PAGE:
Paws Along the Trail with Team Captains
How do mushers who use dogs from the same kennel choose their Iditarod dog teams? Matthew Failor says they divide up the dogs “like a school yard game.” In 2017, he and Michael Baker chose teams from the same kennel, 17th Dog.
“We choose certain dogs to balance the teams,” said Failor. Balancing the team includes:
- A mix of males and females
- Adult dogs and younger 15-16 month old dogs
- Dogs that get along
- Dogs that can be interchanged for positions on the team
Using magnetic name strips on an old cookie sheet helps these mushers sort their dogs as the Iditarod approaches.
When it is time to harness the dogs onto the gangline (the center line that keeps the team hooked together), Iditarod veteran Ed Stielstra looks for the following characteristics as to which dogs will be paired together:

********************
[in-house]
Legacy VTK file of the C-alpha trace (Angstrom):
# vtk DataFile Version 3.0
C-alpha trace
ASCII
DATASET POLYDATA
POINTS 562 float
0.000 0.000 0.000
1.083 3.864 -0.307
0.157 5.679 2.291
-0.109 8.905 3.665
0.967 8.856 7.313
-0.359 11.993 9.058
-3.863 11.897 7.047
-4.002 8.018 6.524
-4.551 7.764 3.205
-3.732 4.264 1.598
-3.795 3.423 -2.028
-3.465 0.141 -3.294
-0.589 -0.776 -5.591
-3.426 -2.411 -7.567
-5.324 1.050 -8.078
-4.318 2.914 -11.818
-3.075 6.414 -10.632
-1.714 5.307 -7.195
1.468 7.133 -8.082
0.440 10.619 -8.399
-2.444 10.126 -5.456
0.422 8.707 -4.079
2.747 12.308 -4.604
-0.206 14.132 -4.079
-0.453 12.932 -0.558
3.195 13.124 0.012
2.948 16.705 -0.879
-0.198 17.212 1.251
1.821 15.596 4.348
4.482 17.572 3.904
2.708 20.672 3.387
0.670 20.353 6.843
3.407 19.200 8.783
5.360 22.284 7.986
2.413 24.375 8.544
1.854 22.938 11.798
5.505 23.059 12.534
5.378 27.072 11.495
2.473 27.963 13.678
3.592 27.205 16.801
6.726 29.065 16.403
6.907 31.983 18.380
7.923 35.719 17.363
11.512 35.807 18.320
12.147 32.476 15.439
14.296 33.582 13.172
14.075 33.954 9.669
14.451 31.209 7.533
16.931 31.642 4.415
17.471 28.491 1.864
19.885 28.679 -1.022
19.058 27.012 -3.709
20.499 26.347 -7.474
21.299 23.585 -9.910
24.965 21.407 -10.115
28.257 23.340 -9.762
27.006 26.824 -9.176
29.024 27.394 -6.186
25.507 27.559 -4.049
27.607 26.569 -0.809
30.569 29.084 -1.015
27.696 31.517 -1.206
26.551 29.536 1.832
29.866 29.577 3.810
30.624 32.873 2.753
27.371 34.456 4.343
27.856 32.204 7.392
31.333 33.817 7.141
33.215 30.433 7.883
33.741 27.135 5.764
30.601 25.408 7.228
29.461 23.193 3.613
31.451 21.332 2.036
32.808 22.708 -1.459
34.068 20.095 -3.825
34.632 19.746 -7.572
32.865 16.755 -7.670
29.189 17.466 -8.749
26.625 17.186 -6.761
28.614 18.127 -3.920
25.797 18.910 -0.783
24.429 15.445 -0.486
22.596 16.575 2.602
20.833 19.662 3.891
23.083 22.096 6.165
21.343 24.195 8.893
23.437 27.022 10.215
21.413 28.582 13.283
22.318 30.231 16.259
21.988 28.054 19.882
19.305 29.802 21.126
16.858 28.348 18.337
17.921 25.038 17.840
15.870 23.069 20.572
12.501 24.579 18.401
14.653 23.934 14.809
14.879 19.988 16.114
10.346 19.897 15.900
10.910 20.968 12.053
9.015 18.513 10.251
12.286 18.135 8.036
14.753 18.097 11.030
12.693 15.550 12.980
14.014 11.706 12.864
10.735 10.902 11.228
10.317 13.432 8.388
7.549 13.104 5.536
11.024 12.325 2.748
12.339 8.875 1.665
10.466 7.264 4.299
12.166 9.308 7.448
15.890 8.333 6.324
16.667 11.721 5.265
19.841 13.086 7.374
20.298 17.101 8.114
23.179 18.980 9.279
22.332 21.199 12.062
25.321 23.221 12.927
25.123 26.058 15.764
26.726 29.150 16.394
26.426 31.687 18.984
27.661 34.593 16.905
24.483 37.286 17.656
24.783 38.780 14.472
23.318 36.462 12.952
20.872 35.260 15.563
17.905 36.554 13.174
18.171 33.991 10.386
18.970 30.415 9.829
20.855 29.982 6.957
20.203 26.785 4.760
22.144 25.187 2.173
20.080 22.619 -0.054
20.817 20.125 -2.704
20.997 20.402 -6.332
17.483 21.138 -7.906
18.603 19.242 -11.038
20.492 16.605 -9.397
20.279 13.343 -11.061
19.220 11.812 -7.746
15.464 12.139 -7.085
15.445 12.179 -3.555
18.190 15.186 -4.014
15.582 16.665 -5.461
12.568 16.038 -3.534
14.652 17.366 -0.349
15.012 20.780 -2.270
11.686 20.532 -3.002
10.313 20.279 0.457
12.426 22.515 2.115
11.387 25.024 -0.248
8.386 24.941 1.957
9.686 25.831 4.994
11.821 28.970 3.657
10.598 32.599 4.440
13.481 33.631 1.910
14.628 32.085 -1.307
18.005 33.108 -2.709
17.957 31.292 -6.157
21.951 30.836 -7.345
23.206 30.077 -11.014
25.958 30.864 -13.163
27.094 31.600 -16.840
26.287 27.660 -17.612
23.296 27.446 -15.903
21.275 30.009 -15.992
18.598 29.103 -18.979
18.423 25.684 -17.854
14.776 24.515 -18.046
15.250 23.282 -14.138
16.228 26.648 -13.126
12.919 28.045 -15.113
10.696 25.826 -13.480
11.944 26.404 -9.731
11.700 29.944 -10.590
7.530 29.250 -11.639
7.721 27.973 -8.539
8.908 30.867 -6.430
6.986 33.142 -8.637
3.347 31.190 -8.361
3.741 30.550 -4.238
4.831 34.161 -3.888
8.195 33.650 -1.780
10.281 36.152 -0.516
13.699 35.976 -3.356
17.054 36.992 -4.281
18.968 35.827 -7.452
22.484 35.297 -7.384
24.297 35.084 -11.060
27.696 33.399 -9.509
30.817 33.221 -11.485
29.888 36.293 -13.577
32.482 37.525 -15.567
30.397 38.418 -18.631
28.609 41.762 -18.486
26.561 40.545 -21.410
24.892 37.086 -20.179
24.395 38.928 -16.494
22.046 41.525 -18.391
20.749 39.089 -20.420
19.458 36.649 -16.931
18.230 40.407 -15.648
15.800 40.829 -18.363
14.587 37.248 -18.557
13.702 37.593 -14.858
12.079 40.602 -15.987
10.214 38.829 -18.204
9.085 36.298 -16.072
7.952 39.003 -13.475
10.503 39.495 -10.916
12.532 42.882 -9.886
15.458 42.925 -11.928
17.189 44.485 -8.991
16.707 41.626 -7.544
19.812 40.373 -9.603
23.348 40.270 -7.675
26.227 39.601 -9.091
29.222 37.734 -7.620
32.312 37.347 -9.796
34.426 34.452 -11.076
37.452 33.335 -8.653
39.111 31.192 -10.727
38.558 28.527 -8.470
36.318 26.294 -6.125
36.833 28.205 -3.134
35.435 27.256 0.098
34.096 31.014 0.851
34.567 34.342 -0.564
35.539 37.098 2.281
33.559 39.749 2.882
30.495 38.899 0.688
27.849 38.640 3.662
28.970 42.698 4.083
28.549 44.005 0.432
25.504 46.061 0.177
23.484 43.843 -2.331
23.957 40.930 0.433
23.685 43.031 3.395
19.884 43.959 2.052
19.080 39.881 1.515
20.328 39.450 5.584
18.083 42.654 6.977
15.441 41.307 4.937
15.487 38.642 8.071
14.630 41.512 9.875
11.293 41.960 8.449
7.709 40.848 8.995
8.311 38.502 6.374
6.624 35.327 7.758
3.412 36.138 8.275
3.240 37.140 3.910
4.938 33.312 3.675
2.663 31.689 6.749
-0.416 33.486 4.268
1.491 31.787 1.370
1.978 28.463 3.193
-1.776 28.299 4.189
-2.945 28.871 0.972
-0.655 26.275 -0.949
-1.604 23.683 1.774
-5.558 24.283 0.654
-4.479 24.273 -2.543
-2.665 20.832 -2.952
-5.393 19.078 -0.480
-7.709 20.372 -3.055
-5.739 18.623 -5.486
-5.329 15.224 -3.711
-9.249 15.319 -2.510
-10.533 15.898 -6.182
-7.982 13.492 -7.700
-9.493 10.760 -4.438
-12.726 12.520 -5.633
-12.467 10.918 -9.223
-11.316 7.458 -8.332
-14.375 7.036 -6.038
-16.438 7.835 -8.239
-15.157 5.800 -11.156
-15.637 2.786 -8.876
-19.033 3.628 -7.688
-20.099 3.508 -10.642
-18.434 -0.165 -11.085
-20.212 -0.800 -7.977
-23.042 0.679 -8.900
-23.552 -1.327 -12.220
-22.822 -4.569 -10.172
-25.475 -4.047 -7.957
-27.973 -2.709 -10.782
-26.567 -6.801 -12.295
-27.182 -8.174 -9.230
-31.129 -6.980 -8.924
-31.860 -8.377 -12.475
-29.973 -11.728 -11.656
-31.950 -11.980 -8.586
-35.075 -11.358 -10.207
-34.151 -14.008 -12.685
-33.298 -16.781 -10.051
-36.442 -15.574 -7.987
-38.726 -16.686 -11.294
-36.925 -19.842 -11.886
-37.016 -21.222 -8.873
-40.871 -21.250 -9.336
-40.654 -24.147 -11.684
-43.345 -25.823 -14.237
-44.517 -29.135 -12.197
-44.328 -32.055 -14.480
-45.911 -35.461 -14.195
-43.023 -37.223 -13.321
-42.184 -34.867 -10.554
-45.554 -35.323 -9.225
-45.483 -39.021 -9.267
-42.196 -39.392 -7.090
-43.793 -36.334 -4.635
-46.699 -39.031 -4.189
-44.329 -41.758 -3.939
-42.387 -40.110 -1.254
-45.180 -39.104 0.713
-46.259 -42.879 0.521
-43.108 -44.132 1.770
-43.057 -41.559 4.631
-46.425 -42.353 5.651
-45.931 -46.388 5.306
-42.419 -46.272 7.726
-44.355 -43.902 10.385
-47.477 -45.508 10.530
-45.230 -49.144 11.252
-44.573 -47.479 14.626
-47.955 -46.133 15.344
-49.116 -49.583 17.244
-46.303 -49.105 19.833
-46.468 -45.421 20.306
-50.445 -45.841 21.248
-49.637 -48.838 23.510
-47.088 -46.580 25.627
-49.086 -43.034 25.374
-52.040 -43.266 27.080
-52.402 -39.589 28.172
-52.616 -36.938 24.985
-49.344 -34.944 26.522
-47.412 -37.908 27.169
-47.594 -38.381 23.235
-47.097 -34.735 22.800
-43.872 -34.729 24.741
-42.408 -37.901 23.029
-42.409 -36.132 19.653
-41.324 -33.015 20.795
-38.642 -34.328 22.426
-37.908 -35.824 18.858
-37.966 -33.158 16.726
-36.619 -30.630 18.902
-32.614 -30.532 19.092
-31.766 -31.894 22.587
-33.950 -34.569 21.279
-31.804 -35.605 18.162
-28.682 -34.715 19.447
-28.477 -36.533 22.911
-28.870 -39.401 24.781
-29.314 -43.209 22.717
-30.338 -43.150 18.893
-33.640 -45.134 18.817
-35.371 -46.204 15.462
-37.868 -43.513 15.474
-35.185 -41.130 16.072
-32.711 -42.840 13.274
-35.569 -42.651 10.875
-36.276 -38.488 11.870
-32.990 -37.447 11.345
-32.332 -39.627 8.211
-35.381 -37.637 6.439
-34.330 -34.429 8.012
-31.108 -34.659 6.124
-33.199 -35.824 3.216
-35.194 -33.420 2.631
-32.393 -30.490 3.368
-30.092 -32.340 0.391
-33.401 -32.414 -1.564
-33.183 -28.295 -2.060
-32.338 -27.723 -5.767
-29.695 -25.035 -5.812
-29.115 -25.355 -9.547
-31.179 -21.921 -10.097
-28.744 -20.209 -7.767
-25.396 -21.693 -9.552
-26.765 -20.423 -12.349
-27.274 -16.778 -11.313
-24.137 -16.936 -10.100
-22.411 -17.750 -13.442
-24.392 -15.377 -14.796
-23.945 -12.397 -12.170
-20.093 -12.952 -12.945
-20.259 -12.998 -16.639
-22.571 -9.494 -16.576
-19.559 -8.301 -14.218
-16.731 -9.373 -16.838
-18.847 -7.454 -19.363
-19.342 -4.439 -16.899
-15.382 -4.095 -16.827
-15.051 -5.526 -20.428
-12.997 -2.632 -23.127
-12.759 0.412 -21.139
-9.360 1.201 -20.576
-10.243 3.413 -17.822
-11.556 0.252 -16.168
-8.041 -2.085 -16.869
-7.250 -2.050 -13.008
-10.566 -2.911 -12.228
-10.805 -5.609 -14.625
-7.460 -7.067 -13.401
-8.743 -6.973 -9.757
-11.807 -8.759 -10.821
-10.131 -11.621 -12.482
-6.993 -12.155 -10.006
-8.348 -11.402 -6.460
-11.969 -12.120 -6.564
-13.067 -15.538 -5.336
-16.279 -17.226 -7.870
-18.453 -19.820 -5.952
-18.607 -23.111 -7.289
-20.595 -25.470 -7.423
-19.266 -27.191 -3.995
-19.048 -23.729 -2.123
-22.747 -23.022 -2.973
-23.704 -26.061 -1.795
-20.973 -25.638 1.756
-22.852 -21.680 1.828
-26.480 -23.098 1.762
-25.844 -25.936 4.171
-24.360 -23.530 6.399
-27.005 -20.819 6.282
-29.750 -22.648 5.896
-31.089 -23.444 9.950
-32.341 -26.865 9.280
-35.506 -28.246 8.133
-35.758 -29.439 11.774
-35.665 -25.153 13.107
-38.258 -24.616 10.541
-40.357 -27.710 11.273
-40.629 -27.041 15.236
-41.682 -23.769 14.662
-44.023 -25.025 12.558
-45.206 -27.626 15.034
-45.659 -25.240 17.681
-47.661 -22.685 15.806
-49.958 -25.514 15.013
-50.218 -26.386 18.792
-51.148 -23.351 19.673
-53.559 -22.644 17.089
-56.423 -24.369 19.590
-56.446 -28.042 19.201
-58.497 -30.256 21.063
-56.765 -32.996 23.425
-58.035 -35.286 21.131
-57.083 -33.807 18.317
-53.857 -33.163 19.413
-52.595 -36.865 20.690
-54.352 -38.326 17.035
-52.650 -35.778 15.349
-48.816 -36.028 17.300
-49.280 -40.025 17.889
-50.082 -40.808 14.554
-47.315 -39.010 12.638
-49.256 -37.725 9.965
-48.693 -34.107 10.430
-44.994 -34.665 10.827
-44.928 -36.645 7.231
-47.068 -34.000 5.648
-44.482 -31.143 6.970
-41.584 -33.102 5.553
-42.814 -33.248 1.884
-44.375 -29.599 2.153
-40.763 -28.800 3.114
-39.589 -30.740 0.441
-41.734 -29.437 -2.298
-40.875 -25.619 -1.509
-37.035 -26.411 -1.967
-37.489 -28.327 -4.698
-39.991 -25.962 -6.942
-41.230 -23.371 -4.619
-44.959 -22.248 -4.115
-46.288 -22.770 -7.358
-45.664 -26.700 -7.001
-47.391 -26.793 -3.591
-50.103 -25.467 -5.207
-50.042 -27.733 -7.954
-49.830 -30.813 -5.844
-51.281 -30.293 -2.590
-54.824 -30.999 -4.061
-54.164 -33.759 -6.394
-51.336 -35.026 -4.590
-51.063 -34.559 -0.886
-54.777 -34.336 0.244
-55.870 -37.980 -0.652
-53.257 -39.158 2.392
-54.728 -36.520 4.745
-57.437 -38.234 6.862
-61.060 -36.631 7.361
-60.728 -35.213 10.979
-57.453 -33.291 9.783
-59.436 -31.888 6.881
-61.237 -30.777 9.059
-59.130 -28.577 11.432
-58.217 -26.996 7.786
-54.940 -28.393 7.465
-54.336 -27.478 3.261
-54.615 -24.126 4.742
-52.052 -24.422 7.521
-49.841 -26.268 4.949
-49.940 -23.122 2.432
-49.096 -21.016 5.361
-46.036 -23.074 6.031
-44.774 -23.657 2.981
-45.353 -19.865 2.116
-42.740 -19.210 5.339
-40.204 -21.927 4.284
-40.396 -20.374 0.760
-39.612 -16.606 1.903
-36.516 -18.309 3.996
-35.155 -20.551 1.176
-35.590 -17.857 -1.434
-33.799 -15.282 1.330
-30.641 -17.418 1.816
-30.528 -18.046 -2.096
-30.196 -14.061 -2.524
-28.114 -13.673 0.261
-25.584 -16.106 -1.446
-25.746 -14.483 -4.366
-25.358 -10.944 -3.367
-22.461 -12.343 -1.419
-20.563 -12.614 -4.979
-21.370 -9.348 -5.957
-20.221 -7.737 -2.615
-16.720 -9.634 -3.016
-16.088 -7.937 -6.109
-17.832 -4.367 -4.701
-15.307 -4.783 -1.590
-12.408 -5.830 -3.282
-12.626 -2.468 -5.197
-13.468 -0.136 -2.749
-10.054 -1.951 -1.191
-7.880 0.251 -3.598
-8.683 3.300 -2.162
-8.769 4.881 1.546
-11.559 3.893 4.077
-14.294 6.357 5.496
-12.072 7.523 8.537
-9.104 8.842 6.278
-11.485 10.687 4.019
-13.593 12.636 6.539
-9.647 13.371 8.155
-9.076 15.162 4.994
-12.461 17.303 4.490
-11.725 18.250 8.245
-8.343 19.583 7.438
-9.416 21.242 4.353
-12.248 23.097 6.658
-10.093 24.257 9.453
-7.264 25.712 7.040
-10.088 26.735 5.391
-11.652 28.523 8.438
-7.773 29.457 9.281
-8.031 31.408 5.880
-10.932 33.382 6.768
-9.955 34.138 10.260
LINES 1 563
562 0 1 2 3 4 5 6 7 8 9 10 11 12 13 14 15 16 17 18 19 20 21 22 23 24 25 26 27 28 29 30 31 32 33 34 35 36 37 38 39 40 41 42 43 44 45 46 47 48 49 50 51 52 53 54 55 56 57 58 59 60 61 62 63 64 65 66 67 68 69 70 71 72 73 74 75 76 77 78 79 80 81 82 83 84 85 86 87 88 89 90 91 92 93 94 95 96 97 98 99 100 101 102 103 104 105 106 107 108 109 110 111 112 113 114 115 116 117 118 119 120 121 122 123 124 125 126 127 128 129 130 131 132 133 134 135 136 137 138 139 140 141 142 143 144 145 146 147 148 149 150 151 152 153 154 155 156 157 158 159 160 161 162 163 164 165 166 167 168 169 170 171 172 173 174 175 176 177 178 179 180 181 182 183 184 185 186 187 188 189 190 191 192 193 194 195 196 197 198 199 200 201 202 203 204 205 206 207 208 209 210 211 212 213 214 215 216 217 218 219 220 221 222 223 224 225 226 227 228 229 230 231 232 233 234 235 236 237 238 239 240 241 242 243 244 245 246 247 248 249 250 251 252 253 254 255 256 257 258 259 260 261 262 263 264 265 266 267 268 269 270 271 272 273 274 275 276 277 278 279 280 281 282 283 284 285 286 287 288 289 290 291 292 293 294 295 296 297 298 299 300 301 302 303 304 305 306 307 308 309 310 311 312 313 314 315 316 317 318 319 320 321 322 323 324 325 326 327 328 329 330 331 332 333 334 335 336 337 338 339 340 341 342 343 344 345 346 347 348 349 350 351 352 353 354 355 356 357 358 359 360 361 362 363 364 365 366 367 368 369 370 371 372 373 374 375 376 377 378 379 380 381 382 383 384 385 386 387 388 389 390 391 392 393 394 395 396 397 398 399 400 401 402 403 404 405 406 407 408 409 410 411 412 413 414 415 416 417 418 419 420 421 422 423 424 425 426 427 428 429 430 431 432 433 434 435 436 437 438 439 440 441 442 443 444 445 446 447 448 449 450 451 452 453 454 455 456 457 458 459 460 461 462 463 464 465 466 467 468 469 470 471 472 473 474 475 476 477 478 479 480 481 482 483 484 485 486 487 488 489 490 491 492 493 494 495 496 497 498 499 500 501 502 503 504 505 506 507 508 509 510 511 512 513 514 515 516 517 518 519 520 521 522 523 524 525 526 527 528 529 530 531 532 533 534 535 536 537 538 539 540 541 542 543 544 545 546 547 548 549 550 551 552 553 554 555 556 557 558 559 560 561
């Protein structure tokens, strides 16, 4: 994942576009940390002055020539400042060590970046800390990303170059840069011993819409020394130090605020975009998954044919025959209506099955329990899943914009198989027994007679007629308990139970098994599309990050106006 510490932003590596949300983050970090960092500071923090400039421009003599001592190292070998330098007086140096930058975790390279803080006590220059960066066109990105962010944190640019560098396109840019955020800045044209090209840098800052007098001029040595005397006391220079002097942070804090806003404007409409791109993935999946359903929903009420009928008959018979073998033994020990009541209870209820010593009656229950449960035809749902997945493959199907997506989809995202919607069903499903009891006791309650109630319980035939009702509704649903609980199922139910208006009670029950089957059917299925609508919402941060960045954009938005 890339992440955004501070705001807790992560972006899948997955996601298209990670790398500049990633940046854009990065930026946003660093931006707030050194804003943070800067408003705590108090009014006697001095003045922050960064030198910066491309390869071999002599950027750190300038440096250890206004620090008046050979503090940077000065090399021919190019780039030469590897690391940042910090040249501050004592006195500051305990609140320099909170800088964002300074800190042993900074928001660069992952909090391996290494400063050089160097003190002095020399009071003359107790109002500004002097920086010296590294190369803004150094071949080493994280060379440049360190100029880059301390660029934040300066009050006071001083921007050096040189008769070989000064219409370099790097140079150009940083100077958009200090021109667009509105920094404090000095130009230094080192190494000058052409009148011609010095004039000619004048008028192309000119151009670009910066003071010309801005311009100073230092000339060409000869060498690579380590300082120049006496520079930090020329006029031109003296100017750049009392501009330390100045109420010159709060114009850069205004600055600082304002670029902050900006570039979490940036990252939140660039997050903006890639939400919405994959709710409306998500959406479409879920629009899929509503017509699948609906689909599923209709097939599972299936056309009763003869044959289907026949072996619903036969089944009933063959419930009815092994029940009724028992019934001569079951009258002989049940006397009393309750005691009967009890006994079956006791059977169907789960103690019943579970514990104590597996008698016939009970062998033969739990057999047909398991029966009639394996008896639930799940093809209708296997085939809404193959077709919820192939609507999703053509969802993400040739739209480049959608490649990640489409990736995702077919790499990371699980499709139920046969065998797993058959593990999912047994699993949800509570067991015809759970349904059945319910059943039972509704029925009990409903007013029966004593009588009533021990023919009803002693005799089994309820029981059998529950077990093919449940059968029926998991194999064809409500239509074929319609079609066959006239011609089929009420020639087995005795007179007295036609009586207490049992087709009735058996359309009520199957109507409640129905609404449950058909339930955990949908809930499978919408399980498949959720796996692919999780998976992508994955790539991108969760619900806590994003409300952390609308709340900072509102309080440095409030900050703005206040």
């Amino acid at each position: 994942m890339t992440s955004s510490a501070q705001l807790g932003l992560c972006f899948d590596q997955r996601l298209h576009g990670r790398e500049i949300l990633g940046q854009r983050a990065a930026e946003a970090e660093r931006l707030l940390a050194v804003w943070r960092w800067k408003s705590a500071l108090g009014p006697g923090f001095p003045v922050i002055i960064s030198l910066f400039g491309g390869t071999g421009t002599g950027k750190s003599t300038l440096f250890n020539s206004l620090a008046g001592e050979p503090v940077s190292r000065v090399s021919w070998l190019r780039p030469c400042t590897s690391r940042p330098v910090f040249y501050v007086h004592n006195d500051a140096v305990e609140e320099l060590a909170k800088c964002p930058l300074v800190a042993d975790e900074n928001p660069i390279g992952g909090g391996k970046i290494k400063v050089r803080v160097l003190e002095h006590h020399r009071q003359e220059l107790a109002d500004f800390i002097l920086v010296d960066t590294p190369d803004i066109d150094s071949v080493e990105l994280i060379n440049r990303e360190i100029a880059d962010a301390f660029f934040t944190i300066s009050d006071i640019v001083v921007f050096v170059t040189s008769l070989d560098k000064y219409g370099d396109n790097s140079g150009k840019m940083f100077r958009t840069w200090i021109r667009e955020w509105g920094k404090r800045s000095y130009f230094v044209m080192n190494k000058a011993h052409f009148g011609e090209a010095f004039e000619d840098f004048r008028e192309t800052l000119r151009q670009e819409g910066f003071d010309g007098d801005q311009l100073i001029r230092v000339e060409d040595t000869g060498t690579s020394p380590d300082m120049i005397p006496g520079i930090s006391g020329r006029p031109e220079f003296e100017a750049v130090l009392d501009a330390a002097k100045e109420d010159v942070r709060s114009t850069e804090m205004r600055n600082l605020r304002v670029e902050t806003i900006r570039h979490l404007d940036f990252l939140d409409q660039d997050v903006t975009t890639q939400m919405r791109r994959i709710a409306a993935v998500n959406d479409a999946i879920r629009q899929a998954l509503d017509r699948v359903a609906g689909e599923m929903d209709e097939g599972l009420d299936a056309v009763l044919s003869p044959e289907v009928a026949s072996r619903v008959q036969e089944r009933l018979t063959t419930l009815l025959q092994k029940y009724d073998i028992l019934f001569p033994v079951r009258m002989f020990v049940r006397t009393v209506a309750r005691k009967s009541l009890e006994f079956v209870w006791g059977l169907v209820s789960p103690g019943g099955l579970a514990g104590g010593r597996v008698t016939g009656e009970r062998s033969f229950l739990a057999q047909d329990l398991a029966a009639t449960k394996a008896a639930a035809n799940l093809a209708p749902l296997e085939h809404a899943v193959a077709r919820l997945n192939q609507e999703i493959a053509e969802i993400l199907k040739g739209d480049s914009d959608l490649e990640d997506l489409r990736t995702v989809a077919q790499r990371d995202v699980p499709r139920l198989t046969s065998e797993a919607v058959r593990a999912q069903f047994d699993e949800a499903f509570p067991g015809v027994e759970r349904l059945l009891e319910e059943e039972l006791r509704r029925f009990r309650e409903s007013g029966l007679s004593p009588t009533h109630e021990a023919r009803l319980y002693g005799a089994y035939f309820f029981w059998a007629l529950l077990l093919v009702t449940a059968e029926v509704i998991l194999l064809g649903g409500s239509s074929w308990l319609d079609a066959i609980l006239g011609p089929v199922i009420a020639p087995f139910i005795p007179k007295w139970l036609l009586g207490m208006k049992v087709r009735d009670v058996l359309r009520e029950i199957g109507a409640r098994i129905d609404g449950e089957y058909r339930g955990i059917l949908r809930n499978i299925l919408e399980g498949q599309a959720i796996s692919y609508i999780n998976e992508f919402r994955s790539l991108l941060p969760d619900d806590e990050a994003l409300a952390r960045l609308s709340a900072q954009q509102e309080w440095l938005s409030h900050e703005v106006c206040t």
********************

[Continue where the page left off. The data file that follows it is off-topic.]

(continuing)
- Gait – do they trot or lope when they run?
- Eating speed – a fast eater will reach over and eat his slower partner’s food if a musher isn’t careful
Mushers may bring 24 dogs to Vet Check, held within two weeks of the race start. The dogs are examined by veterinarians for good health. From those 24 screened dogs, the musher may choose a maximum of 16 to begin the race. As mentioned above, many logical factors go into the decision making.
Some kennels select A, B, and C teams based on the dogs’ abilities. The C team might be younger dogs that need experience on the Iditarod and could later move up to be A team members. Stories abound of dogs that weren’t considered worthy to race, but another musher found untapped talent in them, just like we teachers find in students!
Running the Iditarod is definitely a logical, strategic sport; choosing the dogs that will best work as a team is a thinking exercise for the mushers.
Training students to think logically is one of our tasks as teachers. Here are some Iditarod logic puzzles for students and a lesson plan to train students to build their own.